The rest of the day we spent doing some family shopping and a few treats for younger son. He’s the one who takes random pictures of himself on my iPhone when I’m not looking:

random photo

I enjoy capturing him just enjoying life. This was from one of our walks this week, as we watched the snow melt.

Nicholas WalkBoth sons have such a happy disposition, enjoying life at all times.

But back to the feast day. This feast brings so many memories. Remember last year? February 11 Pope Benedict announced his resignation, and February 28 was his official last day as pope. Last year so soon after this feast day the chair of St. Peter was empty — sede vacante. Pope Francis was not elected until March 13.

We learned so much about the papacy during this transition last year. We cried, we prayed, we watched the smoke from the chimney with great anticipation with the rest of the Church. In the meantime we learned about the history of the papacy, the multitude of pope saints, the richness of the traditions.

I was hoping for a good picture book for the papacy, not just on one pope and came up short last year. And now there is the perfect book. I read Jeff Mirus’s review, Children’s Guide to the Papacy and knew this was the book for this feast.

Ourholyfatherthepope

Our Holy Father, the Pope: The Papacy from Saint Peter to the Present by Don R. Caffery, illustrated by Emmanuel Beaudesson is a beautiful book printed by Magnificat and Ignatius Press. My husband was able to purchase a copy before the feast at the CIC in DC, so I was thrilled to be “on time” for a feast day!

I can’t share snapshots of the pages right now (I might add them or do a separate post), because my nameday son is snuggling up with it tonight. Suffice to say the book covers all the aspects of the papacy, beginning with St. Peter and his life, with various illustrations of Pope Benedict, Pope Francis, and Pope John Paul II, which keeps the book in touch with current events.

The book is oversized, and while it is not text-heavy, the fact that there are so many pages the reading could be divided into several days. The section on St. Peter could be reread on his feast he shares with St. Paul on June 29. I also will pull this book out on days of remembrance with our popes, such as March 13, for Pope Francis’ election anniversary.

Two thumbs up and highly recommended — I’m really excited to have a new book to add to our Liturgical Year picture books.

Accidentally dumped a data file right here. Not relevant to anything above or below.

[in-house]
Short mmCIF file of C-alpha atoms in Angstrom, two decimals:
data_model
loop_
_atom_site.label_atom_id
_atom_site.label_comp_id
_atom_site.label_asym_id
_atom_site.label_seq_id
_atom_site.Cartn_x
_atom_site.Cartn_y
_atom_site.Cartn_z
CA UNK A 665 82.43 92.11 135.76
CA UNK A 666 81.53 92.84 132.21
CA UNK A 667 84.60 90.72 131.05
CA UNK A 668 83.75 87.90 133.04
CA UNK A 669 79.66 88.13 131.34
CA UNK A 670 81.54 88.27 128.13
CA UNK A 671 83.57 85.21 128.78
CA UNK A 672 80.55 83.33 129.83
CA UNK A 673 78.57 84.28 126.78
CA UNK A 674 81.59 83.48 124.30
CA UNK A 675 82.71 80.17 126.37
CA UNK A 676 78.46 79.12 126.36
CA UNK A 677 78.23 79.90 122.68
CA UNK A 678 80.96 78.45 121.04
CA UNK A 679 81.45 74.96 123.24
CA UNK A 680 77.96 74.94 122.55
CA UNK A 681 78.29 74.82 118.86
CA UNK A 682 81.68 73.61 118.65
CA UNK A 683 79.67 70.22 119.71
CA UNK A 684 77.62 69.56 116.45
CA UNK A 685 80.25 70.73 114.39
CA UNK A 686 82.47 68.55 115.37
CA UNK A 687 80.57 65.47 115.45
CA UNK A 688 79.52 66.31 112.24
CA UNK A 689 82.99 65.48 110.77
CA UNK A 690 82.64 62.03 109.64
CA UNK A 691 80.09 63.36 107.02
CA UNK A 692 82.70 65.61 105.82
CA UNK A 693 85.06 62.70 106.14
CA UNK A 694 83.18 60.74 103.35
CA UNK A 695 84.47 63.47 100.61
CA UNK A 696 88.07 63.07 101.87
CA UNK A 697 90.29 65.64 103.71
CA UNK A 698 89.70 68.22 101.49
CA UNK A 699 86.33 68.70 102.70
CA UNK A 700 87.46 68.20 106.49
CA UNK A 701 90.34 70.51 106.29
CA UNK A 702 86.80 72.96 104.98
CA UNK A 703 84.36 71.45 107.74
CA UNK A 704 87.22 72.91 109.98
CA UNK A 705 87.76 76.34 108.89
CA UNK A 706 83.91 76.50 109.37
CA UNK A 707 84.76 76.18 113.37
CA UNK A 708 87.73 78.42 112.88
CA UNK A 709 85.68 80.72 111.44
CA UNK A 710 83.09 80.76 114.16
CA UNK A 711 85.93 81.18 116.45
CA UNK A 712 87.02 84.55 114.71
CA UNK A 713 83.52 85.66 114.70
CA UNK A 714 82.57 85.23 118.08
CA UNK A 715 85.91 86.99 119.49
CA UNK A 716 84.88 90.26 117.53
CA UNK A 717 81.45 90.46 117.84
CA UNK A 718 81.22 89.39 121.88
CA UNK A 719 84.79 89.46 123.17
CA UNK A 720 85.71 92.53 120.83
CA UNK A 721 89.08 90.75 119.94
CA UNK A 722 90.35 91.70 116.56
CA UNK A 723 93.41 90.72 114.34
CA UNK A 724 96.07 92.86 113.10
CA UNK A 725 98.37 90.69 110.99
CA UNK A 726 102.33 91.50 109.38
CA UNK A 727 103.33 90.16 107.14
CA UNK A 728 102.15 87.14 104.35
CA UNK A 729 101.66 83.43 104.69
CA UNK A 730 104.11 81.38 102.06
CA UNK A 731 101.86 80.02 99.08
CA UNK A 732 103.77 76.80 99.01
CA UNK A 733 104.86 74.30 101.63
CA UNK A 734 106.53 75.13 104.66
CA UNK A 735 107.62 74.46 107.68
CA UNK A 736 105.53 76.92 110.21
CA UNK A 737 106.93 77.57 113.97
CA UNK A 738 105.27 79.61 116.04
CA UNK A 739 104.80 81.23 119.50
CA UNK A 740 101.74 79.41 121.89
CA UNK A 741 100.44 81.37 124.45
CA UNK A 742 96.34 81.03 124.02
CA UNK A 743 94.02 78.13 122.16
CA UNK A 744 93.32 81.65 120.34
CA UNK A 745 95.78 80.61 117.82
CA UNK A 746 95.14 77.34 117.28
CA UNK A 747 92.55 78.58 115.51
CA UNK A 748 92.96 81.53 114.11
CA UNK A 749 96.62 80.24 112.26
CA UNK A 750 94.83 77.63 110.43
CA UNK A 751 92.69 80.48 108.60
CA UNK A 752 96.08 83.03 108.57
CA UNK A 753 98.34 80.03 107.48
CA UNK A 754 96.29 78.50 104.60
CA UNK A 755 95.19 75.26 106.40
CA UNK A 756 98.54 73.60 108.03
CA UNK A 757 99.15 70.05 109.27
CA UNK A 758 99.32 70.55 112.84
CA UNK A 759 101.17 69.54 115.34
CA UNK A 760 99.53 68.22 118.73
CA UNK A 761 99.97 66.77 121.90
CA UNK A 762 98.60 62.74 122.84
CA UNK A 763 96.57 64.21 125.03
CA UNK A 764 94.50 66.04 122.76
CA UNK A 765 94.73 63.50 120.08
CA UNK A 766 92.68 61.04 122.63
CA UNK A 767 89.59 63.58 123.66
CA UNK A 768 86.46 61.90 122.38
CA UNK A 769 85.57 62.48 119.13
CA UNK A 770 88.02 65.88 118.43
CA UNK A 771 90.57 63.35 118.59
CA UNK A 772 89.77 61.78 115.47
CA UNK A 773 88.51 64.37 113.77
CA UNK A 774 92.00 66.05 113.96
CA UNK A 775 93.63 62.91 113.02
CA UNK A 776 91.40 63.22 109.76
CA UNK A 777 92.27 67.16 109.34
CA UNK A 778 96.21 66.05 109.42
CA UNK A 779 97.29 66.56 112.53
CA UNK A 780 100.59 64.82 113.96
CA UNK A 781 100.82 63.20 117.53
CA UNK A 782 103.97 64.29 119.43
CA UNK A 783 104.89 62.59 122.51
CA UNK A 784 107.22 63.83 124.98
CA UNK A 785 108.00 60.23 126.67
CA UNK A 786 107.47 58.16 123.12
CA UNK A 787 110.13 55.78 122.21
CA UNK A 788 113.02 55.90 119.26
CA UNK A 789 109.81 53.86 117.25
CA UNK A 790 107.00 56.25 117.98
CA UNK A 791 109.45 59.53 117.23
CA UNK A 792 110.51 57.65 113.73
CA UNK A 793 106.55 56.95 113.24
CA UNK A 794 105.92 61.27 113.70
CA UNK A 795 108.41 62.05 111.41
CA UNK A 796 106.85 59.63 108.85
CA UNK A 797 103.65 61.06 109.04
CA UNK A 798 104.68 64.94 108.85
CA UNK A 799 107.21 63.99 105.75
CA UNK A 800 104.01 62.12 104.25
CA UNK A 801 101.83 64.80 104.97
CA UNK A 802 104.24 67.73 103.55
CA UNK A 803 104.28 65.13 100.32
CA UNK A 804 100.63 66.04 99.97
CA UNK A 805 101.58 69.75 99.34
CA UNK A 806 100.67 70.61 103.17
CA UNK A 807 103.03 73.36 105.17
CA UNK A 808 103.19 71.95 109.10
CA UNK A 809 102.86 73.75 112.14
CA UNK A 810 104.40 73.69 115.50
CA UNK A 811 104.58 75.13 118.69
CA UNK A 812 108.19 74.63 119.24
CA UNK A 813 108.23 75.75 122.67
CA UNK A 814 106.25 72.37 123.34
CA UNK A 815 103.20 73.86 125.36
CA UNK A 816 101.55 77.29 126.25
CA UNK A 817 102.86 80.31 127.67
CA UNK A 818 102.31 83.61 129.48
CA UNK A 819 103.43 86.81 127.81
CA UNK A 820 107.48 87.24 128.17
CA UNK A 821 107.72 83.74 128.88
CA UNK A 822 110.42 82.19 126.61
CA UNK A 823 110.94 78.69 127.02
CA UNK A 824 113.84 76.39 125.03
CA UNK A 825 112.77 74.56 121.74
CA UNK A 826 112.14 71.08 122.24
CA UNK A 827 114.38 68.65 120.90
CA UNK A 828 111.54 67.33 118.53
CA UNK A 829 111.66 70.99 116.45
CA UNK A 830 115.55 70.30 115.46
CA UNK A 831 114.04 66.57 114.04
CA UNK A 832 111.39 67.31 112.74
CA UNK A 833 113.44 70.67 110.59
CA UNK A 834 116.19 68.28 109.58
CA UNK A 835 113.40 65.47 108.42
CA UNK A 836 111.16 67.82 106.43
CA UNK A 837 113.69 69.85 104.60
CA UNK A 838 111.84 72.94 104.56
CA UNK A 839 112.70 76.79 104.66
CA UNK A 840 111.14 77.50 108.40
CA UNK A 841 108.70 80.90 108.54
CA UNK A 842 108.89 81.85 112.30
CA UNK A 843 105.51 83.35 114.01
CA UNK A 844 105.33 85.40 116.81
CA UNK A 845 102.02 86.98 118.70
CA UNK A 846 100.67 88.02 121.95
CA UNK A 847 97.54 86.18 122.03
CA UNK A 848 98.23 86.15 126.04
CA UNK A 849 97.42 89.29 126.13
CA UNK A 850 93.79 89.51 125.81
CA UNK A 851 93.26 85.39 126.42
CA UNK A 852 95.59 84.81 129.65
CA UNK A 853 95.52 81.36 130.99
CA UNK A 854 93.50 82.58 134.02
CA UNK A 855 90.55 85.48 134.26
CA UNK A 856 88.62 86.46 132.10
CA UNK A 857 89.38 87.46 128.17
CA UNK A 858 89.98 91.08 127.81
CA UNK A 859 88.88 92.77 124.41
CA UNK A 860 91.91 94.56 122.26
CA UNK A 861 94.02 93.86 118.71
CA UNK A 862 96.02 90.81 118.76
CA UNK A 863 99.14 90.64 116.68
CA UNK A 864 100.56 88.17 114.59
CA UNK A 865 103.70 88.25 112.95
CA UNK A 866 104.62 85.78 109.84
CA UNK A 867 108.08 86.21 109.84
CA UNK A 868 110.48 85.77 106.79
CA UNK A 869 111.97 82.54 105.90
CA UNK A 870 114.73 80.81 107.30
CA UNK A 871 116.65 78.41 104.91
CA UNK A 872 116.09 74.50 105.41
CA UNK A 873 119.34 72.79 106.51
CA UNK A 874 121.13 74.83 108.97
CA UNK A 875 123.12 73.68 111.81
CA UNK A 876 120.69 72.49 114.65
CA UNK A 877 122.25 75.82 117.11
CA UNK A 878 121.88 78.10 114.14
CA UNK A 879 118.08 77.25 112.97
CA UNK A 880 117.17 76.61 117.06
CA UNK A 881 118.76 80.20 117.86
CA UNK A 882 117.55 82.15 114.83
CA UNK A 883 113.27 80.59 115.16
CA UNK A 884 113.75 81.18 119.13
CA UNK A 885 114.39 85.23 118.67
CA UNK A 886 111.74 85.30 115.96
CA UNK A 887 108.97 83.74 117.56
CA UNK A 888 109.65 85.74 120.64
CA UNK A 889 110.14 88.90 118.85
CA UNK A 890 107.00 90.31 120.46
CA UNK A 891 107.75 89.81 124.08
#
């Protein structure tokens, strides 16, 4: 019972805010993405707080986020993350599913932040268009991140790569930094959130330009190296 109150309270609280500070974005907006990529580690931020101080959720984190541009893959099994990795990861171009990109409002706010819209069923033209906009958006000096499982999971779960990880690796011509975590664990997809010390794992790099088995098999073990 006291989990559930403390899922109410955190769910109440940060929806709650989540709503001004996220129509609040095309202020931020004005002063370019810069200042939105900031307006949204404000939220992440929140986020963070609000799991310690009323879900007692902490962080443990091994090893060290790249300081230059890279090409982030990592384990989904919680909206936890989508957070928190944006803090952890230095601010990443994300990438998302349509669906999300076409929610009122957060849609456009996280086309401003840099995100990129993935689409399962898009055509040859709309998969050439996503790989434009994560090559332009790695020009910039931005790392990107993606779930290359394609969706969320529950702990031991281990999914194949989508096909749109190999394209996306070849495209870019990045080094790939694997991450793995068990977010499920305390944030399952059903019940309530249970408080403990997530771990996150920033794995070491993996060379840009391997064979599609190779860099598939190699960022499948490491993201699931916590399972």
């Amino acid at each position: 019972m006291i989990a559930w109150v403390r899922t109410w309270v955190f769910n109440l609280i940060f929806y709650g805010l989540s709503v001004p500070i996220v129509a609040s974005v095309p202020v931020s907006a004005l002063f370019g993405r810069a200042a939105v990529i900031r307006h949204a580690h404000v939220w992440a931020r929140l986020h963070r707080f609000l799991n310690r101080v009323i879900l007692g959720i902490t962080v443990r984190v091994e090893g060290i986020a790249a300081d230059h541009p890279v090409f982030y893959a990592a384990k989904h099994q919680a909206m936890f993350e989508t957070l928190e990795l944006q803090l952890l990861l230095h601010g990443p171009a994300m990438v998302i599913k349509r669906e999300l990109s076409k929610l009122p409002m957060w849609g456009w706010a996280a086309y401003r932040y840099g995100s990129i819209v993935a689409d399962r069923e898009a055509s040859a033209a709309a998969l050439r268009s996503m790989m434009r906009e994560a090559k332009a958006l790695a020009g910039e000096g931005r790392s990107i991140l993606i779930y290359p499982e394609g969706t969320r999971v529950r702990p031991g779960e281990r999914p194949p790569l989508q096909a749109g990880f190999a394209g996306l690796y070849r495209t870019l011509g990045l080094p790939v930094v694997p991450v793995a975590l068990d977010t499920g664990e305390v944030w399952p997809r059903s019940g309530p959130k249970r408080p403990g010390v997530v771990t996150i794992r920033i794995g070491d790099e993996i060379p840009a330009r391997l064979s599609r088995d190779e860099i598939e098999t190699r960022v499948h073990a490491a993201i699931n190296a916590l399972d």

Epiphany 2014

We are celebrating Epiphany on Sunday, January 5th, this year. The traditional feast falls on the sixth, which is also my husband’s birthday, so we’re fond of having separate celebrations.

I have posted about our Epiphany celebrations, including our special books for preparation of the feast. All stories about the wise men, the journey, the camels, La Befana and Baboushka, the star — all these are slated for the Christmas season, building up to Epiphany. Our two favorite Epiphany books:

The Third Gift by Linda Sue Park and illustrated Bagram Ibatoulline I already mentioned in this post. My youngest has referred to the “the tears” all Advent and Christmas. It is so helpful to understand the origin of myrrh.

Our favorite The Story of the Three Wise Kings by Tomie dePaola, has been reprinted in Joy to the World: Tomie’s Christmas Stories is a collection of 3 Christmas stories by Tomie dePaola, The Night of Las Posadas, The Story of the Three Wise Kings, and The Legend of the Poinsettia, with a few illustrated Christmas carols. The Story of the Three Wise Kings has been out of print for a long time, so this is a great opportunity to get a copy of that and two other favorite dePaola “must-read” stories.

I’ve updated our Epiphany ceremony for 2014: epiphanyceremony2014.

I wrote a new post at Catholic Culture about Christmas and Epiphany.

Every year we enter more deeply and understand more about the feast and and its significance.

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Continuing the Christmas Season

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I share my printables for free and I hope you enjoy them. A small donation of a few dollars can help me continue to create and share my work for free. Thank you for your generosity!

Make a Donation Button
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I love that the Christmas seasons continues until the Baptism of our Lord! There is no rush to enjoy family time together.

But I have to admit it’s nice to retreat into my bedroom when the piles of Legos overcome me a bit.

I have a new post at Catholic Culture.

And I’ve also updated my Christmas Season Prayer Companion. I apologize for not having it ready for Christmas Eve. I decided to create the pages so that it wouldn’t need to be updated every year. The Christmas season dates do change, so there will be pages that aren’t used every year. The pages will also not have the exact date on top (which is harder for the children at times). But I wanted to save printer costs.

To find all my Christmas links, see Christmas is not One Day but a Season.

A blessed Christmas to you all!

Advent 2013 Resources

This is an update for Advent 2013 re-post of all the Advent Resources on my site or written by me:

Advent begins later this year, December 1, so it’s a shorter Advent this year. I have updated the files for Advent 2013, such as the Advent Cards and calendar.